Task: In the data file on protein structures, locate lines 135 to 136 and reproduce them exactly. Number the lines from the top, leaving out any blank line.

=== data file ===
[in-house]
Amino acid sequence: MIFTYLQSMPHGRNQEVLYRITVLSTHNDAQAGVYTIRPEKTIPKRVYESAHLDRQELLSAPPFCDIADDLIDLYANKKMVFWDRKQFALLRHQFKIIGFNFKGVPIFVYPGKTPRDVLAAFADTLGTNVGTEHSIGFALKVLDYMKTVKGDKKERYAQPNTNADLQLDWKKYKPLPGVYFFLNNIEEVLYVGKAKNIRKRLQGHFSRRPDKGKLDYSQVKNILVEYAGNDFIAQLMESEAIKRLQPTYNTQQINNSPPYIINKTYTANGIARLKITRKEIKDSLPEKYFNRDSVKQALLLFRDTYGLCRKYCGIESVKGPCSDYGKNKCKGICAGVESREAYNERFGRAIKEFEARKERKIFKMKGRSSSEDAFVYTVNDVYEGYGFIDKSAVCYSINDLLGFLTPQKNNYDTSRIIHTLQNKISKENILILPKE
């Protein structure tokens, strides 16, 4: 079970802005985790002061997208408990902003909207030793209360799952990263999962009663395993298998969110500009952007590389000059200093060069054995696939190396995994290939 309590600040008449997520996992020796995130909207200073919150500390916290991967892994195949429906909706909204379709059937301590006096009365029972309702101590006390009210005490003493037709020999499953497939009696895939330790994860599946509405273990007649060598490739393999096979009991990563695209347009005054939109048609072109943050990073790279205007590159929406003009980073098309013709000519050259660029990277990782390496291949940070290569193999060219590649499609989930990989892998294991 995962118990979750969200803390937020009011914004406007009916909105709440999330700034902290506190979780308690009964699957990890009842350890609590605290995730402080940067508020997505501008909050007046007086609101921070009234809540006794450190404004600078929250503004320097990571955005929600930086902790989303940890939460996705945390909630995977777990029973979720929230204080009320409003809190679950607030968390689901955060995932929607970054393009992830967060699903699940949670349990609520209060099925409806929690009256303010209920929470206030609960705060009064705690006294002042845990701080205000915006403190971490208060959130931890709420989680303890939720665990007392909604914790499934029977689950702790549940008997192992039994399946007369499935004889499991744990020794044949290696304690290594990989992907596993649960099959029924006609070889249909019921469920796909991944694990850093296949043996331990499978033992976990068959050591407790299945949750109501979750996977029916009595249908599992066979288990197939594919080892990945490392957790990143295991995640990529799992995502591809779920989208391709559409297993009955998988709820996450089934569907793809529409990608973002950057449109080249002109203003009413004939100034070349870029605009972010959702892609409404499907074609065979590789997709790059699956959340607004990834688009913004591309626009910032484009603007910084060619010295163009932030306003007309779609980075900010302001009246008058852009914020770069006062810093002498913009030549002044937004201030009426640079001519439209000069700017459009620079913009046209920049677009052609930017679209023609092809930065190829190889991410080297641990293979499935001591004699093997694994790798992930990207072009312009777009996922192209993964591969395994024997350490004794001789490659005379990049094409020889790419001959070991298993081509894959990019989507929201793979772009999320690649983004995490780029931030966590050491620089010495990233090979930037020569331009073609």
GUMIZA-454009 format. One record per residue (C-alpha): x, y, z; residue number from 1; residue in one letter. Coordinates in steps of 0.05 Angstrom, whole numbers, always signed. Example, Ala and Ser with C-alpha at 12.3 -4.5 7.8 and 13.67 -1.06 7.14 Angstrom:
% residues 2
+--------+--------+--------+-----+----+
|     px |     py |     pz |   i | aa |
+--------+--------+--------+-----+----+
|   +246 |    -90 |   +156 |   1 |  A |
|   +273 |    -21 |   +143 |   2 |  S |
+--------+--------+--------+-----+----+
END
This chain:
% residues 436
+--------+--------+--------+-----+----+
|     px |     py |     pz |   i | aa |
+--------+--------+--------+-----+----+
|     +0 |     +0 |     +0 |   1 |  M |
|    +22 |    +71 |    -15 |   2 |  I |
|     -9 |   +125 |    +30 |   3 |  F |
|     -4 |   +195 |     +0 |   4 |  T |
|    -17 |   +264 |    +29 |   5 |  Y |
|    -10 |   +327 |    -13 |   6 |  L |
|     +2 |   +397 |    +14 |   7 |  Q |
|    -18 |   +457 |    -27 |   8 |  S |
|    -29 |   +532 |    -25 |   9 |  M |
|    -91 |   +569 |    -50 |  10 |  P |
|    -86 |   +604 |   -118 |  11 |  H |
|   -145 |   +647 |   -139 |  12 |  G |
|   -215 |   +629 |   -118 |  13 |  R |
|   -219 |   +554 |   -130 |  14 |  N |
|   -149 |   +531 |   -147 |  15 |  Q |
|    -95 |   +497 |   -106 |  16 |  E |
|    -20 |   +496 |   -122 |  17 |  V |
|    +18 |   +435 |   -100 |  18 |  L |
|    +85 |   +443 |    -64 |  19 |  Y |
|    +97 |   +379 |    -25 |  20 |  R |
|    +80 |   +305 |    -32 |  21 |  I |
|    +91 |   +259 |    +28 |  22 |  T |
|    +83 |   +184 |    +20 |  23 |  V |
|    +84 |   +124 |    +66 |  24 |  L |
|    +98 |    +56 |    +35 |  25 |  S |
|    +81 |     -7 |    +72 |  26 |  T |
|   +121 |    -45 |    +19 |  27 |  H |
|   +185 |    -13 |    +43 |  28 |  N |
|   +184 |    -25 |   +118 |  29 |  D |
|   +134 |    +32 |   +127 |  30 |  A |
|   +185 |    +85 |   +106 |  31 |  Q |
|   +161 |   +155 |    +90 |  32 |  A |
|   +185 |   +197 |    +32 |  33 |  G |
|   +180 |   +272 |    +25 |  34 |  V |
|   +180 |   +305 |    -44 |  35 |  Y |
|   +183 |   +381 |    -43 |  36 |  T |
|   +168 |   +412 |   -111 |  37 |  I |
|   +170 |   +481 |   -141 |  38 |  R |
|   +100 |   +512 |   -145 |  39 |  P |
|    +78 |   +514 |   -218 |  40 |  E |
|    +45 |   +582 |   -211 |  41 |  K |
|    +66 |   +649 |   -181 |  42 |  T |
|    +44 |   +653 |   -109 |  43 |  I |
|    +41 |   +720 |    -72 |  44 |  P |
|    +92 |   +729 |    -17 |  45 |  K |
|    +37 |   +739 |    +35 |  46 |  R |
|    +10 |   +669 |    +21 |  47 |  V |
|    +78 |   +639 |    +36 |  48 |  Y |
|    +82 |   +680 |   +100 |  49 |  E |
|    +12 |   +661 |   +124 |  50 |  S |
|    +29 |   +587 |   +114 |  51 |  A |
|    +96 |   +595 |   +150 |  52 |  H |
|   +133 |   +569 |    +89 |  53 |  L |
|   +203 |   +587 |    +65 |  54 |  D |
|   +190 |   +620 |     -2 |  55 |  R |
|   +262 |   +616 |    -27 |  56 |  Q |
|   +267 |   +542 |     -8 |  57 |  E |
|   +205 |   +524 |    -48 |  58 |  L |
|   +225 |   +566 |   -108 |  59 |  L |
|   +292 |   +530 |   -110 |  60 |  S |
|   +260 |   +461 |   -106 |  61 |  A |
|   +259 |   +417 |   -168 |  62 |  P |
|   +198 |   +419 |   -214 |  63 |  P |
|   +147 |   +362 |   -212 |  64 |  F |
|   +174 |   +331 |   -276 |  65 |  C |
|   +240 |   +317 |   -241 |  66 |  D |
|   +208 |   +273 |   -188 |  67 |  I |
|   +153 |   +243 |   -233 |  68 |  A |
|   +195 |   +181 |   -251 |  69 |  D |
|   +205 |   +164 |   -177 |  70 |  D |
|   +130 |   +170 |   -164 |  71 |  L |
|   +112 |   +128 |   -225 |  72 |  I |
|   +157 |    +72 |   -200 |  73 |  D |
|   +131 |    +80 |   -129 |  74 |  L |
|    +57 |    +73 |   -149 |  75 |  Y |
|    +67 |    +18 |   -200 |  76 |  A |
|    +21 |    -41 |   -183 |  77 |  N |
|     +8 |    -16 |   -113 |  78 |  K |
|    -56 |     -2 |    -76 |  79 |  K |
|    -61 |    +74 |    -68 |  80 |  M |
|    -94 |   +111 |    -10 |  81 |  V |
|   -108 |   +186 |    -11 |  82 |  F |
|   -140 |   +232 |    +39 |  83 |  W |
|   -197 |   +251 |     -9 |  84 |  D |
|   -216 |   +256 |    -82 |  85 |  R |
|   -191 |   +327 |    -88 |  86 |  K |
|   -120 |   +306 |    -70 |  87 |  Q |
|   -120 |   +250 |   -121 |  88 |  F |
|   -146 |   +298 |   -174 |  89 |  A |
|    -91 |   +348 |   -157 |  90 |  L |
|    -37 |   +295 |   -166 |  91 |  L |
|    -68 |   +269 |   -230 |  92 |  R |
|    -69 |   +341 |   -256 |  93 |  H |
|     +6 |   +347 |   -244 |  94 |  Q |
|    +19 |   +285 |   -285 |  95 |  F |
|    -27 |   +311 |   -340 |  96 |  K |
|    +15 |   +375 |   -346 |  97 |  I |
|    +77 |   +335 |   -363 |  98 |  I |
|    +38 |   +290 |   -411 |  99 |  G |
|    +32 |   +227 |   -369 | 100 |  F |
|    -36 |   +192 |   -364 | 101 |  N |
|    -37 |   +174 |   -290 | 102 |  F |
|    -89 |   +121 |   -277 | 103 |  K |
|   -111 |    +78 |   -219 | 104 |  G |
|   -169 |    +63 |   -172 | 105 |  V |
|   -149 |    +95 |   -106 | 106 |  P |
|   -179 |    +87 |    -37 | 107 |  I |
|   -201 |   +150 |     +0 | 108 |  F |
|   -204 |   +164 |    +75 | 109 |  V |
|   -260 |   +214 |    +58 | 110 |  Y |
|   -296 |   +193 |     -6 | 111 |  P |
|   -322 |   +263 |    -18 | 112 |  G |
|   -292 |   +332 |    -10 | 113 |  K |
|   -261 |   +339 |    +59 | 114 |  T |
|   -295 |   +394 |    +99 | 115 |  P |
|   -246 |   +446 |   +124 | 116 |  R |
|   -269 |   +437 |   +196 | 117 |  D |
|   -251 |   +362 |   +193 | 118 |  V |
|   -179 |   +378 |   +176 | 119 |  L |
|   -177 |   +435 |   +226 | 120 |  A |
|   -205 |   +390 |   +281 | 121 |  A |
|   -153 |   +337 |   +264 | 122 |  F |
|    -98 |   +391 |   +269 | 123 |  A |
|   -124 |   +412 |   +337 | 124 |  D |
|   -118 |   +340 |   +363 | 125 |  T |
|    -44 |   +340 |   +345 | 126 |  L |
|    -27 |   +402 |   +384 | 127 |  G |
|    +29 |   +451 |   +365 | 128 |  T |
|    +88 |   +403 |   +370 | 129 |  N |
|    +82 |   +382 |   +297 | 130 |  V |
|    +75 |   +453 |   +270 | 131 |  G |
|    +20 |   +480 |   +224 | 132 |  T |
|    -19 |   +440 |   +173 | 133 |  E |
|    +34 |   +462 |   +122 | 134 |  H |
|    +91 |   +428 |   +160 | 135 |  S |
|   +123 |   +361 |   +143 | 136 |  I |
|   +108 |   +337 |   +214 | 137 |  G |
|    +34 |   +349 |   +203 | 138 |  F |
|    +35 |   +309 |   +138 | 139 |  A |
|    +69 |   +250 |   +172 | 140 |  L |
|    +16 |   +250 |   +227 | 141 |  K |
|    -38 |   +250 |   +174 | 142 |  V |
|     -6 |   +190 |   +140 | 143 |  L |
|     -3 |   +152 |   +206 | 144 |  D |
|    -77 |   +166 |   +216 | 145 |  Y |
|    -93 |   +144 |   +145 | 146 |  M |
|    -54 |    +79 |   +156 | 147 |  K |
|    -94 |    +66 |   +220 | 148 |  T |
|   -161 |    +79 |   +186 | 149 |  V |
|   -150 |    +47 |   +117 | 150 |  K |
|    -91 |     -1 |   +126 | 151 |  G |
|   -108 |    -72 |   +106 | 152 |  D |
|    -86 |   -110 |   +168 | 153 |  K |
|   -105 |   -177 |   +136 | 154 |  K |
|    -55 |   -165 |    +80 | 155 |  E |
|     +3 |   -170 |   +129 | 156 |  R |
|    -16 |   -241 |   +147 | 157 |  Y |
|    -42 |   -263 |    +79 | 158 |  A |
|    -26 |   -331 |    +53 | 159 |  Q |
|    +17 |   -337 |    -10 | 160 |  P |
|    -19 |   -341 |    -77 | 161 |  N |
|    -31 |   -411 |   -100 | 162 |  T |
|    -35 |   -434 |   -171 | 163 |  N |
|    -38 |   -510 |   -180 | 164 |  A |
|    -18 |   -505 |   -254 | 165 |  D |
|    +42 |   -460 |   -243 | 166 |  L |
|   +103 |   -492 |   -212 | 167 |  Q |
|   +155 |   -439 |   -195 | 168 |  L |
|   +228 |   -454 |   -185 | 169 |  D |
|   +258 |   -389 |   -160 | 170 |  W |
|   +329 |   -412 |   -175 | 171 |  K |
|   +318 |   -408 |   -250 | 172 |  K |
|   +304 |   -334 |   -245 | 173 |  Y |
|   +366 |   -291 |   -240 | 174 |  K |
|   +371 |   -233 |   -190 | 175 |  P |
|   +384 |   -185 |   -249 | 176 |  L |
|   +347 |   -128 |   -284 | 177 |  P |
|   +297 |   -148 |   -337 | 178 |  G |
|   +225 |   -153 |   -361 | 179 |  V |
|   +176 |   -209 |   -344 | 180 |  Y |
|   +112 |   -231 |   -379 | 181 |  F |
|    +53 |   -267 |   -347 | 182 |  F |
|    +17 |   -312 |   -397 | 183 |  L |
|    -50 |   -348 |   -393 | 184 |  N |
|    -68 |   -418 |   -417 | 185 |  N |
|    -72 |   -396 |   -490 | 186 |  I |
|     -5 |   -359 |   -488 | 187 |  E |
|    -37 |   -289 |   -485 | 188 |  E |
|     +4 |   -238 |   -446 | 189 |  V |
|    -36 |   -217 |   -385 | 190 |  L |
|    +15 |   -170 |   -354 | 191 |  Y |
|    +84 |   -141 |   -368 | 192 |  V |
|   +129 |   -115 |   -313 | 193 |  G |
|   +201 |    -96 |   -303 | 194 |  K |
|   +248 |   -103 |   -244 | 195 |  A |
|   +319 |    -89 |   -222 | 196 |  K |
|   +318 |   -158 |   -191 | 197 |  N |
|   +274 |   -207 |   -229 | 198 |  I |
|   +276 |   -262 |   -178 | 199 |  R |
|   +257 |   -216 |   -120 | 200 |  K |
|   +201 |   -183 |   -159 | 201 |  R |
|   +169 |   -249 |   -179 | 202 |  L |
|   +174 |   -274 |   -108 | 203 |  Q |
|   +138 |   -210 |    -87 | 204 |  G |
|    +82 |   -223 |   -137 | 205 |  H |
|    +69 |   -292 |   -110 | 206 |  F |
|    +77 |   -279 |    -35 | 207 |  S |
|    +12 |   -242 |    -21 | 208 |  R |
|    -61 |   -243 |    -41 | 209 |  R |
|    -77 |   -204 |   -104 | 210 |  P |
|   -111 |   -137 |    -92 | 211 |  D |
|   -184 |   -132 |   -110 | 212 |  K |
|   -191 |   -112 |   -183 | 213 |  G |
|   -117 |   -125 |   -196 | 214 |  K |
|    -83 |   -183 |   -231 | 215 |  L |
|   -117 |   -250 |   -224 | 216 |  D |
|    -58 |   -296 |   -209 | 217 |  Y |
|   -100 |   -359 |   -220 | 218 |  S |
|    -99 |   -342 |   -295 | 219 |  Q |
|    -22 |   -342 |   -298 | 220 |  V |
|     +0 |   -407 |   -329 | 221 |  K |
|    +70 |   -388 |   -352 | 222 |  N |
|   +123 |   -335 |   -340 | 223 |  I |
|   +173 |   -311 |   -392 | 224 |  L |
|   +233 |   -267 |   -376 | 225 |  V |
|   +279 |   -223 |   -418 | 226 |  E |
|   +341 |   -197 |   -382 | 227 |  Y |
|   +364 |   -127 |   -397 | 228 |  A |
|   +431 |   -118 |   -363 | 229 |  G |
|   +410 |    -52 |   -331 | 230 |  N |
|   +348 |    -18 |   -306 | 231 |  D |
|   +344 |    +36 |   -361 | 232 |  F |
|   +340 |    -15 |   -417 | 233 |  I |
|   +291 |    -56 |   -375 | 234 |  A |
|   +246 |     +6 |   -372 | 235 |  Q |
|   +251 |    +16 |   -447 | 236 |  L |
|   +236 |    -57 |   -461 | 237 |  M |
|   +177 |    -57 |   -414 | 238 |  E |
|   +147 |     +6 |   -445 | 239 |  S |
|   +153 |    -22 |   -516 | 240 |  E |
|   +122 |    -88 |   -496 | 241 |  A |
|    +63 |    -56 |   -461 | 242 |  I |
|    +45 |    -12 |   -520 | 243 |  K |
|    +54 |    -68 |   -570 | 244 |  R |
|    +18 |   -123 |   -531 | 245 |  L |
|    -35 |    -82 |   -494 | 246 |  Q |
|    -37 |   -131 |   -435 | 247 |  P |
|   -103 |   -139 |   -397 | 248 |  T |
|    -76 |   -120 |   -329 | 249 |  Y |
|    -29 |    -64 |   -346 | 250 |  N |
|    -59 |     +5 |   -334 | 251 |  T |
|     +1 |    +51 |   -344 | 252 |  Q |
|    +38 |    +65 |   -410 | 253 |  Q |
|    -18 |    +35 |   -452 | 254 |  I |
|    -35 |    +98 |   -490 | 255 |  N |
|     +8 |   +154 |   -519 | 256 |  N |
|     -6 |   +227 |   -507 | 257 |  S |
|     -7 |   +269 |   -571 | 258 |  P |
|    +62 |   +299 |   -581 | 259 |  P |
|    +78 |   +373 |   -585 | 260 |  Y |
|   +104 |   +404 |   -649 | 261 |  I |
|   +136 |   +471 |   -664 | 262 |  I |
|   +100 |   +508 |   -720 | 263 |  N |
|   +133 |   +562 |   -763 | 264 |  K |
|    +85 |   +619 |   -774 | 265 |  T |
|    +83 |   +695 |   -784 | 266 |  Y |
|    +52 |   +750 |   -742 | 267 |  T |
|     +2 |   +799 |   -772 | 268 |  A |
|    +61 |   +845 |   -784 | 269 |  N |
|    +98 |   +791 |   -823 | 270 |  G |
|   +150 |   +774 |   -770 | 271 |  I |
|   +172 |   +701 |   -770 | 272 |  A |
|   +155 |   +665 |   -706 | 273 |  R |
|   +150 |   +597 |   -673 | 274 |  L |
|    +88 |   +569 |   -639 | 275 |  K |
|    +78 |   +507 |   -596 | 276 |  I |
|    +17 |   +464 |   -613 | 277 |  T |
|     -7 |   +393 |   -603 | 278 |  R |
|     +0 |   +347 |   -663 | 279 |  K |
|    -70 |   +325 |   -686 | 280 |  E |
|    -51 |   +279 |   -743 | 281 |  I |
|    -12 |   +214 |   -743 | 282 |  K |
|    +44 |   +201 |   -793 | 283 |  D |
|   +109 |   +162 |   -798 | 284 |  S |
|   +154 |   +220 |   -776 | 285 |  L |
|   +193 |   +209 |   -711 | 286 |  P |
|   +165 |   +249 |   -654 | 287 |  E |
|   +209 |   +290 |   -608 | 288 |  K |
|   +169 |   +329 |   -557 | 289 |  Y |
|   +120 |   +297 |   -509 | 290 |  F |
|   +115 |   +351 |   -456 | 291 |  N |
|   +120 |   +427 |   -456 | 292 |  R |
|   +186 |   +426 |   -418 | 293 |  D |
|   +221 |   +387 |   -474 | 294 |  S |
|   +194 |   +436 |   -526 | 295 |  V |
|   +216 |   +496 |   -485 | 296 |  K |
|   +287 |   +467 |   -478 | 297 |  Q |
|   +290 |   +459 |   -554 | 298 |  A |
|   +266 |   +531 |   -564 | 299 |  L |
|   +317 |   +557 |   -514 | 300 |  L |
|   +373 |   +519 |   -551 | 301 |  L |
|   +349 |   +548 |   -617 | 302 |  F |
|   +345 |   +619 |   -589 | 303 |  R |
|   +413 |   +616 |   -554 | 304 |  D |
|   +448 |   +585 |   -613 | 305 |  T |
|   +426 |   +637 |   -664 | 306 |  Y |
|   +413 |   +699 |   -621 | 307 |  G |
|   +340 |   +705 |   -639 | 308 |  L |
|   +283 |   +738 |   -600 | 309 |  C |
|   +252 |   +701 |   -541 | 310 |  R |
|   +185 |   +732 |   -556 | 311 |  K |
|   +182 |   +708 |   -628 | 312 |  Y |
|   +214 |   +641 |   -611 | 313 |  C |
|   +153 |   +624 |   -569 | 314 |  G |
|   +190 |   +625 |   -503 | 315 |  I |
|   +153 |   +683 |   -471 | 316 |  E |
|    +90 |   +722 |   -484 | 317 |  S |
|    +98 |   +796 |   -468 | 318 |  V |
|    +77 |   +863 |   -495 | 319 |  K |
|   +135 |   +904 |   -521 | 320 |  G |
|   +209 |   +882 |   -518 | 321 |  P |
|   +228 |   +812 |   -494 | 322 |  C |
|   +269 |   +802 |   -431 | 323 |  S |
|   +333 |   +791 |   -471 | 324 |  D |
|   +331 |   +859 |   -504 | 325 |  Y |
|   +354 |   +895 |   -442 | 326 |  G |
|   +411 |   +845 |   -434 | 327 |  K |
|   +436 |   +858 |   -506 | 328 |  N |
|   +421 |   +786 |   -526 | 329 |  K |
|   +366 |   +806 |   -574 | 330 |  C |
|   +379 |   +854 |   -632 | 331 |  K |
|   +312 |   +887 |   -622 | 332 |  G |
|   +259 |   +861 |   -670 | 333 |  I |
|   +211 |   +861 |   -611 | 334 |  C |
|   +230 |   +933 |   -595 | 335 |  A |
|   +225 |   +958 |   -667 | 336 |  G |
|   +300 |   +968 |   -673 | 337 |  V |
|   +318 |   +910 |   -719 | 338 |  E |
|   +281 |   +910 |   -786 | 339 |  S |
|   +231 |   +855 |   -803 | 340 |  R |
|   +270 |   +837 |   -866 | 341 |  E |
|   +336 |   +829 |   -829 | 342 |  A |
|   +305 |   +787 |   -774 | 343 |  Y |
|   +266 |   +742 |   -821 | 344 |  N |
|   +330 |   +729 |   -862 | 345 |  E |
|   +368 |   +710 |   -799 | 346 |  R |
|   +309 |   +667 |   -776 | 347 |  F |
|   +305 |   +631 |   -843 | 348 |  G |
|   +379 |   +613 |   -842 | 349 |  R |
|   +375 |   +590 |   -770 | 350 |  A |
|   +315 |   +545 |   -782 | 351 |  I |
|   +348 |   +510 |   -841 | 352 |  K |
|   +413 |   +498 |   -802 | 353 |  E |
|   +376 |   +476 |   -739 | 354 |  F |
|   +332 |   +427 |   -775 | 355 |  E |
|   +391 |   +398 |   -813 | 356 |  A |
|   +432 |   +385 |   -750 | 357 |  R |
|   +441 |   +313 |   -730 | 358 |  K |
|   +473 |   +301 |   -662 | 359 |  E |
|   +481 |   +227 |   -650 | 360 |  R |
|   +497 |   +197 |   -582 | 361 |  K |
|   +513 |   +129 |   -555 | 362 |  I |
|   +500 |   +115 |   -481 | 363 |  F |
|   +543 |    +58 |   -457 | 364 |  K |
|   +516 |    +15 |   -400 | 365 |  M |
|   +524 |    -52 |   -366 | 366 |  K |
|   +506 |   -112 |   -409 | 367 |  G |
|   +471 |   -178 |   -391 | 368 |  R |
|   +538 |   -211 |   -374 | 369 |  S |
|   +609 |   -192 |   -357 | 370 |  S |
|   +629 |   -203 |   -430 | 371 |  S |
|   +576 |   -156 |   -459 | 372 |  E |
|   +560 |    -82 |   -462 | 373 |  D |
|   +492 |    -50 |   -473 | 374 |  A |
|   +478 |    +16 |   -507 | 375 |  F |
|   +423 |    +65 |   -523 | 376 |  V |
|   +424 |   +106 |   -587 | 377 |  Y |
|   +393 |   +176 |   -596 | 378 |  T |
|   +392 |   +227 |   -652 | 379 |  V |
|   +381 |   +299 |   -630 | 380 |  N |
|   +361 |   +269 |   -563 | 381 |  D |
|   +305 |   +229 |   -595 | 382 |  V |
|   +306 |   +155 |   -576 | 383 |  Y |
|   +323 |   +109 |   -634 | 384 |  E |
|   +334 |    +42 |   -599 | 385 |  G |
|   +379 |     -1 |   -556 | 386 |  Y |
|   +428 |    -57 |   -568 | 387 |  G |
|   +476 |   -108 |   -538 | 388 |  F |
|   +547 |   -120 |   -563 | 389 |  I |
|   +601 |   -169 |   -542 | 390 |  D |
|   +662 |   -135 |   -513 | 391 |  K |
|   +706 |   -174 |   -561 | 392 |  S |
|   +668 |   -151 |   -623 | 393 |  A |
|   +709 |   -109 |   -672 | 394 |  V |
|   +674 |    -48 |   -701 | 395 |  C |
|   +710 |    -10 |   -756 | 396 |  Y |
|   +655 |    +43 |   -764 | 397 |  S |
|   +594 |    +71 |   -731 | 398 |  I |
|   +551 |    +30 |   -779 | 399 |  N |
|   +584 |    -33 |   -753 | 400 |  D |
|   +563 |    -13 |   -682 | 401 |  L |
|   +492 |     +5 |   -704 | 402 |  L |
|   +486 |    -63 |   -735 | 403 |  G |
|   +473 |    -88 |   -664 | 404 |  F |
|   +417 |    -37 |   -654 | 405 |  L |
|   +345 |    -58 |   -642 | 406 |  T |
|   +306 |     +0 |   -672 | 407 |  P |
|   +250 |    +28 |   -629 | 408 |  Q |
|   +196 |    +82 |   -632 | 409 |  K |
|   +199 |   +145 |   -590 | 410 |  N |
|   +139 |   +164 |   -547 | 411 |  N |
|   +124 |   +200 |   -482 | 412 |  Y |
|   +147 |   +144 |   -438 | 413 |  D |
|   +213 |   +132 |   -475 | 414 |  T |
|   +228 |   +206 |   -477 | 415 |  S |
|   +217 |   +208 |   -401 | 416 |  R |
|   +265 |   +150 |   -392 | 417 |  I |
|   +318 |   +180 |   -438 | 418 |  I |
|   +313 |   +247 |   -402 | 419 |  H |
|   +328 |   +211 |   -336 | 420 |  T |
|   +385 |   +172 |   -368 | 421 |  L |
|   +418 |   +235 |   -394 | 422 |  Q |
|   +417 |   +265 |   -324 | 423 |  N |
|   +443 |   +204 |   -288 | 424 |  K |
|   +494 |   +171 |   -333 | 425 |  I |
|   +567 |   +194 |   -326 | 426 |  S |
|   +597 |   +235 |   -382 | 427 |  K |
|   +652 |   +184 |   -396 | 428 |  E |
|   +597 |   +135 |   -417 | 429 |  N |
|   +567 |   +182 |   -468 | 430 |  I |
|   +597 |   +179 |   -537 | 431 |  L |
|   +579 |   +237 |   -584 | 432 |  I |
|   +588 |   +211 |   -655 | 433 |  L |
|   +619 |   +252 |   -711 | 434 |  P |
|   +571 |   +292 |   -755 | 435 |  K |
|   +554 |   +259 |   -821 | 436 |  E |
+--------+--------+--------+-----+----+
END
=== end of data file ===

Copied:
|   -251 |   +362 |   +193 | 118 |  V |
|   -179 |   +378 |   +176 | 119 |  L |